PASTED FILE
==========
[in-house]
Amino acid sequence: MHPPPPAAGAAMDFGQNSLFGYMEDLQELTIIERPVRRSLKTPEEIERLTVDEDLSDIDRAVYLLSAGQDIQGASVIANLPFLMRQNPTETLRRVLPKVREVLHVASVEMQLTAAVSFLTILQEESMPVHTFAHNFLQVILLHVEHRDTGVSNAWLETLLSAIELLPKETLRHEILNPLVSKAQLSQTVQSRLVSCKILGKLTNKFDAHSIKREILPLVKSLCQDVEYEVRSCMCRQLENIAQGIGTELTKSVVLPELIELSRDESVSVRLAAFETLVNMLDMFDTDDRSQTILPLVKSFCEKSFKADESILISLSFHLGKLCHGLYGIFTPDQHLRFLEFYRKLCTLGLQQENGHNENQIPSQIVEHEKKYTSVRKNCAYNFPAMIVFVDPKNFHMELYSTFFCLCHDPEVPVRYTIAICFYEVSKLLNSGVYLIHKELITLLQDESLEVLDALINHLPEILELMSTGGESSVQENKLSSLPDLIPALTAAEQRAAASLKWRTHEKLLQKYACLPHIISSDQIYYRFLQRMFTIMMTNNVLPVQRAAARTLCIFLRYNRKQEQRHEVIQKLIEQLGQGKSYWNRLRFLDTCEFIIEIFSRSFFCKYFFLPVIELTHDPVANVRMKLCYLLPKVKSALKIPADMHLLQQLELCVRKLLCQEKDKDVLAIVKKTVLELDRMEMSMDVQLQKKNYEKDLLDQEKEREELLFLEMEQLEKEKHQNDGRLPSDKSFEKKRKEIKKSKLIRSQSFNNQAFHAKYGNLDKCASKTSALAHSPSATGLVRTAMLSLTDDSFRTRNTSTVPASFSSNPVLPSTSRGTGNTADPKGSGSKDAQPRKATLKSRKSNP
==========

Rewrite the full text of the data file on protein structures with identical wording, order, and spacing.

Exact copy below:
[in-house]
Amino acid sequence: MHPPPPAAGAAMDFGQNSLFGYMEDLQELTIIERPVRRSLKTPEEIERLTVDEDLSDIDRAVYLLSAGQDIQGASVIANLPFLMRQNPTETLRRVLPKVREVLHVASVEMQLTAAVSFLTILQEESMPVHTFAHNFLQVILLHVEHRDTGVSNAWLETLLSAIELLPKETLRHEILNPLVSKAQLSQTVQSRLVSCKILGKLTNKFDAHSIKREILPLVKSLCQDVEYEVRSCMCRQLENIAQGIGTELTKSVVLPELIELSRDESVSVRLAAFETLVNMLDMFDTDDRSQTILPLVKSFCEKSFKADESILISLSFHLGKLCHGLYGIFTPDQHLRFLEFYRKLCTLGLQQENGHNENQIPSQIVEHEKKYTSVRKNCAYNFPAMIVFVDPKNFHMELYSTFFCLCHDPEVPVRYTIAICFYEVSKLLNSGVYLIHKELITLLQDESLEVLDALINHLPEILELMSTGGESSVQENKLSSLPDLIPALTAAEQRAAASLKWRTHEKLLQKYACLPHIISSDQIYYRFLQRMFTIMMTNNVLPVQRAAARTLCIFLRYNRKQEQRHEVIQKLIEQLGQGKSYWNRLRFLDTCEFIIEIFSRSFFCKYFFLPVIELTHDPVANVRMKLCYLLPKVKSALKIPADMHLLQQLELCVRKLLCQEKDKDVLAIVKKTVLELDRMEMSMDVQLQKKNYEKDLLDQEKEREELLFLEMEQLEKEKHQNDGRLPSDKSFEKKRKEIKKSKLIRSQSFNNQAFHAKYGNLDKCASKTSALAHSPSATGLVRTAMLSLTDDSFRTRNTSTVPASFSSNPVLPSTSRGTGNTADPKGSGSKDAQPRKATLKSRKSNP